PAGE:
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Dogs under the age of two years old are the most at risk of  becoming infected with Parvo.

We feel that anyone working with dogs of any breed or age should be aware of this virus and the preventive measures to reduce risks.

Cleaning Protocols:

Generally, there are only two products which kill this virus with a ten-minute contact time. Trifectant and bleach (1/2 cup/gallon dilution) will successfully kill Parvo.  Other products that claim to kill parvo are not effective according to most sources we know. There may be some other newer commercial products out there not mentioned in these articles.


Once parvo has hit the house, you need to clean fastidiously with a 20% bleach solution on all hard surfaces and Trifectant on carpets, clothing, etc.

For lawns, quarantine all new dogs (so if they “break” with it you will not have contaminated all areas with sick dogs) until at least two weeks have passed. Keep at-risk or contaminated puppies on hard, easy to clean surfaces like driveways or concrete, not yards, and the less porous, the better.

IF you have had a parvo dog on your property do NOT bring an unprotected animal onto the premises.   “Unprotected” means less than two years and/or missing any shots.

Parvo is a very transmittable virus that can get airborne, on clothes, hair, etc.  Quarantine of a puppy during shot period is key.  

You should never let their feet touch the ground in any “public” area, e.g., your unfenced front yard, anywhere another animal or person could have been and contaminated until one to three weeks after the third shot and the longer the better.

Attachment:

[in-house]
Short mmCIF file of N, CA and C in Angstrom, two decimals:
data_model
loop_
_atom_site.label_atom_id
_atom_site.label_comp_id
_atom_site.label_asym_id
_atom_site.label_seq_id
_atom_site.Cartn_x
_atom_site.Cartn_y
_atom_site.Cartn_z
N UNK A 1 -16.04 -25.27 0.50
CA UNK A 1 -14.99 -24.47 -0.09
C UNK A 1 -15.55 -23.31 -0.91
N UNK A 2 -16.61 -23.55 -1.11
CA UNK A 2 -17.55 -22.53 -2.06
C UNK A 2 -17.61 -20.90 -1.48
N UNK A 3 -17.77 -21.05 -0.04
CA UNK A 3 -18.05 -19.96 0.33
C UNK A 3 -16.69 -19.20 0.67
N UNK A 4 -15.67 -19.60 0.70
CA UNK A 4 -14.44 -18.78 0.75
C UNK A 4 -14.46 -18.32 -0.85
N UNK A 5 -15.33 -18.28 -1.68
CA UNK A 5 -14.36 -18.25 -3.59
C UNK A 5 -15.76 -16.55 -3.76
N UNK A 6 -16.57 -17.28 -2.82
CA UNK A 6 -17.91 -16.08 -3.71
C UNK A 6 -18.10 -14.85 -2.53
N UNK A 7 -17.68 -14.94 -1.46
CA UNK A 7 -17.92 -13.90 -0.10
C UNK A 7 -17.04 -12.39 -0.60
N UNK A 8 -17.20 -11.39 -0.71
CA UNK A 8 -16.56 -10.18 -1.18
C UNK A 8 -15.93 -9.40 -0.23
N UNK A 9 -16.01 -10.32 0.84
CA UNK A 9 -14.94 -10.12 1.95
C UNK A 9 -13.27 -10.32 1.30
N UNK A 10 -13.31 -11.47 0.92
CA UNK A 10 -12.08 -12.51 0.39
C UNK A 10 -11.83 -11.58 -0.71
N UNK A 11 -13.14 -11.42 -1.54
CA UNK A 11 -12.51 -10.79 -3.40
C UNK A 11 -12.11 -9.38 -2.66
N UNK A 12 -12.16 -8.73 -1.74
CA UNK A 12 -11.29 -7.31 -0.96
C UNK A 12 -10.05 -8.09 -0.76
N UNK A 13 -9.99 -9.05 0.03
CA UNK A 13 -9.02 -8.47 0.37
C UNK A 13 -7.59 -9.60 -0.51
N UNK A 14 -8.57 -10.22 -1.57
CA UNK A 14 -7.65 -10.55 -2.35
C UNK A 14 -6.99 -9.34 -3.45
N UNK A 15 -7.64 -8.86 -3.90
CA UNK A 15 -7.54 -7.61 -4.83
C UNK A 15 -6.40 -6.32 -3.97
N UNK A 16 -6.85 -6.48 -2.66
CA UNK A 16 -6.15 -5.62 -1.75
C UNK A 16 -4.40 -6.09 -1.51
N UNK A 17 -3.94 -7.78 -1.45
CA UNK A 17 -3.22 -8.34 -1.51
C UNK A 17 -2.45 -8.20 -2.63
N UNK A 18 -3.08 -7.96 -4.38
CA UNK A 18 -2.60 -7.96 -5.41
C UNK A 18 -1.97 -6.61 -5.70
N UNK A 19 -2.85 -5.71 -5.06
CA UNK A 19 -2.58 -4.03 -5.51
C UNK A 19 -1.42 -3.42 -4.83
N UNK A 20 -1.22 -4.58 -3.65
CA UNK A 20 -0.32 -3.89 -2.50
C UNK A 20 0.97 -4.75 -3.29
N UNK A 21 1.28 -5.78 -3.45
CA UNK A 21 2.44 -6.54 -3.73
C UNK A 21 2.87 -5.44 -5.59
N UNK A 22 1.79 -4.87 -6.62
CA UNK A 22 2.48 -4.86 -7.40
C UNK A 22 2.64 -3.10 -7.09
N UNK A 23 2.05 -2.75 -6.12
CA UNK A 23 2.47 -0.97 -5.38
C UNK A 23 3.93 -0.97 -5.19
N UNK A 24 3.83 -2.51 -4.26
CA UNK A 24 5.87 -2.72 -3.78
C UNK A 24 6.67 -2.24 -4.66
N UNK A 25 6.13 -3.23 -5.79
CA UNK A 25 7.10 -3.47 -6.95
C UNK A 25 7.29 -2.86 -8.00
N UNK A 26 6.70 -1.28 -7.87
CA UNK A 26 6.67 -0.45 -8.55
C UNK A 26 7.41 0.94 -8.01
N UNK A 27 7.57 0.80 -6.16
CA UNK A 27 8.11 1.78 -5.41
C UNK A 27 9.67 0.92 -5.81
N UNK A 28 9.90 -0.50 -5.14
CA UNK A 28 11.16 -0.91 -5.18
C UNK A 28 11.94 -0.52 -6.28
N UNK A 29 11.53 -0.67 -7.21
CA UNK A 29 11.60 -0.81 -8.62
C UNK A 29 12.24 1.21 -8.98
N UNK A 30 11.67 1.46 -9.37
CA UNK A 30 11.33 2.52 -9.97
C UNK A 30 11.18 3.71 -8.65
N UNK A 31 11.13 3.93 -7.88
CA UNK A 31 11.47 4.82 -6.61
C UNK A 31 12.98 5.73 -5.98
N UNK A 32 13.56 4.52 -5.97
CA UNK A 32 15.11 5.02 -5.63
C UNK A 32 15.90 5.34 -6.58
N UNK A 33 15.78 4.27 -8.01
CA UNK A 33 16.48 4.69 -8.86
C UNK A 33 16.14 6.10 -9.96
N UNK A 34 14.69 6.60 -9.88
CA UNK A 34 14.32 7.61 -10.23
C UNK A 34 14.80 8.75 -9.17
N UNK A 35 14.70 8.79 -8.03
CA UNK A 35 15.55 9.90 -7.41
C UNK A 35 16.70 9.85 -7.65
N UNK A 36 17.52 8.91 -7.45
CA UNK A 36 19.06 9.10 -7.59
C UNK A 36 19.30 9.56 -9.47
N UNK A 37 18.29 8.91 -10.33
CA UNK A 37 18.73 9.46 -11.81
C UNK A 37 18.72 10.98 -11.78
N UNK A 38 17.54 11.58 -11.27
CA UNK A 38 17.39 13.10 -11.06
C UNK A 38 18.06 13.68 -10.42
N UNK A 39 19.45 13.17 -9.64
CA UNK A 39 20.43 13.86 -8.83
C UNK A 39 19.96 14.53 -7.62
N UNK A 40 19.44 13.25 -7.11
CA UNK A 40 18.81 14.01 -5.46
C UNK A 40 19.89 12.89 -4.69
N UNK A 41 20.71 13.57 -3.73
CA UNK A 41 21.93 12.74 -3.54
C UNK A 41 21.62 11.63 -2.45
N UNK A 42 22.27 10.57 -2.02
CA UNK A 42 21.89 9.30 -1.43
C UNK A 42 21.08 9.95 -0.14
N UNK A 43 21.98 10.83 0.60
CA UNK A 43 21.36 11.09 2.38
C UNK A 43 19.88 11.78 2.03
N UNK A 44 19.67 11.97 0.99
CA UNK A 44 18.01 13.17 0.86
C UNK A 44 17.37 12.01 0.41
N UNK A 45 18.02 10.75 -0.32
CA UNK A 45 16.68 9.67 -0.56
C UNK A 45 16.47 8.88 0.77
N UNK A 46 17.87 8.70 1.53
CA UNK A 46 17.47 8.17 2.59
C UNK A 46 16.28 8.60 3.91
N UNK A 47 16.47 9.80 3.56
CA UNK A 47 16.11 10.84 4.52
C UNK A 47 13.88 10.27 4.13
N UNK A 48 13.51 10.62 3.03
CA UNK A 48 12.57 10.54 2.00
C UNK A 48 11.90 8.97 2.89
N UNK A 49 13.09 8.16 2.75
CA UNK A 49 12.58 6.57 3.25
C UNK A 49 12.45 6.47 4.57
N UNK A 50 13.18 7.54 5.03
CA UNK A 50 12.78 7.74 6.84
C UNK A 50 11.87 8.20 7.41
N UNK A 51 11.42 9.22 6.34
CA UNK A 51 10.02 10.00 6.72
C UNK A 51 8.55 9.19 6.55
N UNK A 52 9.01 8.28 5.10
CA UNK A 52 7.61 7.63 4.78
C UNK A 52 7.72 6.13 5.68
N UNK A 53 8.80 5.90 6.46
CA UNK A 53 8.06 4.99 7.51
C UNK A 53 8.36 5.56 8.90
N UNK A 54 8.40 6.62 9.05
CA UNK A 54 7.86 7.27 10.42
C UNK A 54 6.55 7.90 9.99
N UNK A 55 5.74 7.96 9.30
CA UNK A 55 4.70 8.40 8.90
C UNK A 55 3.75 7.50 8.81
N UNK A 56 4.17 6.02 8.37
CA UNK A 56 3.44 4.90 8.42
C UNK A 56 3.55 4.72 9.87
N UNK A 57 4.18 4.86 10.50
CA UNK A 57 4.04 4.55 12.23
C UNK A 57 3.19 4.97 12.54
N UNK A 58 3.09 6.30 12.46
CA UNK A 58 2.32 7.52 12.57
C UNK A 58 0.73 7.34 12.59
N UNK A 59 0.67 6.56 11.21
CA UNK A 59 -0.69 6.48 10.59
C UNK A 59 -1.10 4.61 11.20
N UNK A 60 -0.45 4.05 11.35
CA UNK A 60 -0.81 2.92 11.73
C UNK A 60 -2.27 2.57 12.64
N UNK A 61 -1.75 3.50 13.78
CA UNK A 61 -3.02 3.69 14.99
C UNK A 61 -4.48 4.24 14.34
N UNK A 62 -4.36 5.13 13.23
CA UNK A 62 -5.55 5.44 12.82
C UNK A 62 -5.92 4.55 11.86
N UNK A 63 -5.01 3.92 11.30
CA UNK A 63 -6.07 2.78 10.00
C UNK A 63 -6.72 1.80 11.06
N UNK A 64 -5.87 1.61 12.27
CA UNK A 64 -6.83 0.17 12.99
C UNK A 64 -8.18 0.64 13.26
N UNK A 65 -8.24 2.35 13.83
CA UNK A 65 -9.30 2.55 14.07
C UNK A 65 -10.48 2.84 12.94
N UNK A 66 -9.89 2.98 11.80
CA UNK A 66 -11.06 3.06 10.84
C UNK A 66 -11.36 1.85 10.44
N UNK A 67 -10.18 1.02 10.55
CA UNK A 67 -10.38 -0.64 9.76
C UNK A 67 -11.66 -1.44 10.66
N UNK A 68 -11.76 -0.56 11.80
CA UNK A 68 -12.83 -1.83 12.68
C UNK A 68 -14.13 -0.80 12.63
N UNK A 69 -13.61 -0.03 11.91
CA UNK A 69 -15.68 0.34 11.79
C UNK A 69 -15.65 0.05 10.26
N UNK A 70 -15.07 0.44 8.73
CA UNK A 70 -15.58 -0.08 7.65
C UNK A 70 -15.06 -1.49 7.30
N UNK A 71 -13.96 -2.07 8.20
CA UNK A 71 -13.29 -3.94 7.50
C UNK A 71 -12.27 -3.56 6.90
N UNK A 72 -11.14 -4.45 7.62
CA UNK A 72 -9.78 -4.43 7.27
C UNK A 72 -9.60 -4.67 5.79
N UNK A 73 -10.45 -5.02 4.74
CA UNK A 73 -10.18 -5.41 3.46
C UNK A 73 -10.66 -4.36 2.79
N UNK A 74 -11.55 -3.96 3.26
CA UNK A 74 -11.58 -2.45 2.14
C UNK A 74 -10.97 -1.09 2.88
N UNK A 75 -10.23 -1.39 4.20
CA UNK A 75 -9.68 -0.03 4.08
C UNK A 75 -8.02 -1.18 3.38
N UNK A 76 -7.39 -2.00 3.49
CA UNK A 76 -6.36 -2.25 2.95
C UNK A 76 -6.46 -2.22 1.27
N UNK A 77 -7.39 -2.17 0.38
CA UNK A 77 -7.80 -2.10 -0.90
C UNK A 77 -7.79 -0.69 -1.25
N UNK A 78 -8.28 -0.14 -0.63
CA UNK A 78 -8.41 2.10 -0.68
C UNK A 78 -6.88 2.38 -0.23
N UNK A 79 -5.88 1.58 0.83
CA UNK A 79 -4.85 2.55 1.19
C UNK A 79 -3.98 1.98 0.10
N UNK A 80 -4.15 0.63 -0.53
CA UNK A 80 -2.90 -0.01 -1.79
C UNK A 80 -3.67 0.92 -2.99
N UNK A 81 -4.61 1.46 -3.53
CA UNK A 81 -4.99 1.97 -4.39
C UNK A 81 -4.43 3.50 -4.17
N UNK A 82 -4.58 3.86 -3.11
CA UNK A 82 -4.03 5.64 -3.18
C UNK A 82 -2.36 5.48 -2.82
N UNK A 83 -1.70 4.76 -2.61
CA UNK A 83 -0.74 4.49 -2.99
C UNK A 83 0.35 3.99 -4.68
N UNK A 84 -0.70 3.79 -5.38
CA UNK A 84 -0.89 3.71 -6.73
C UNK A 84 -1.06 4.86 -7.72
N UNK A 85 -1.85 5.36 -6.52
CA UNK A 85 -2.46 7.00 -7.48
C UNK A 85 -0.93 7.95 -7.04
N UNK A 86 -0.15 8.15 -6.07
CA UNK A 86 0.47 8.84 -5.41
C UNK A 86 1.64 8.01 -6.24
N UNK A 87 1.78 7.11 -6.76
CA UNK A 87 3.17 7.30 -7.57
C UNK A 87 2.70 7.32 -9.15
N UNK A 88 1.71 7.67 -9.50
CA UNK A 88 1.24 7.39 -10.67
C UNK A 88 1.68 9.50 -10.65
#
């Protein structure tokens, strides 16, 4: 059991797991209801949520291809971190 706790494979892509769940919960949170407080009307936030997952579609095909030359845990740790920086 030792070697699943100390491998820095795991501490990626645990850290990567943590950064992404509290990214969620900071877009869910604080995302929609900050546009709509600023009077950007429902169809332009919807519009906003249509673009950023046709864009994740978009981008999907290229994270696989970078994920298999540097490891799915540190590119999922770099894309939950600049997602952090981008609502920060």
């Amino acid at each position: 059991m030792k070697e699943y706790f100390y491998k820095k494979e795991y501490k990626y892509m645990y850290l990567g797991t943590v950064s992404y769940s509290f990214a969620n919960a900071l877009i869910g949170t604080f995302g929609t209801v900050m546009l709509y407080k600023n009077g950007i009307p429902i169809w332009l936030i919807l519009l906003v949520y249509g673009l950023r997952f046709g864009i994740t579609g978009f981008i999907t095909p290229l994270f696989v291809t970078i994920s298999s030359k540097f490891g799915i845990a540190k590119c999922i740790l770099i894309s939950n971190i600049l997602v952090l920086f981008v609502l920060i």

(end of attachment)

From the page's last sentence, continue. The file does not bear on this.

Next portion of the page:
Typically, when Parvo shows, it pops up seven to ten days’ post exposure. First signs tend to be only lethargy and decreased appetite—they will suddenly become less interested or totally uninterested in food or water. It seems the littlest ones first show symptoms, then diarrhea; not at first bloody just really loose, gelatinous, mucus filled and sometimes golden in color.  They may show symptoms for a few days before the diarrhea (lethargy and food disinterest), sometimes throwing up watery or foamy phlegm. Then full-blown watery stools with that fermented blood smell and at that stage, it is harder to treat.

A parvo puppy, post treatment, could potentially be harboring the virus (and shedding) for up to 4 weeks, so isolation is necessary. Do not allow unvaccinated animals in areas where puppy has been, nor should you allow puppy out into the general population due to risk of contamination to other animals.  

After four weeks make sure to bathe puppy thoroughly and do complete bleach clean on all affected areas. If taking puppy to vet before the isolation period is complete, inform vet you have a recovering parvo pup and use carrier, plus universal precaution (Fresh clothing, bleached carrier, only take animal into office when called, etc.) so as not to risk other animals in office.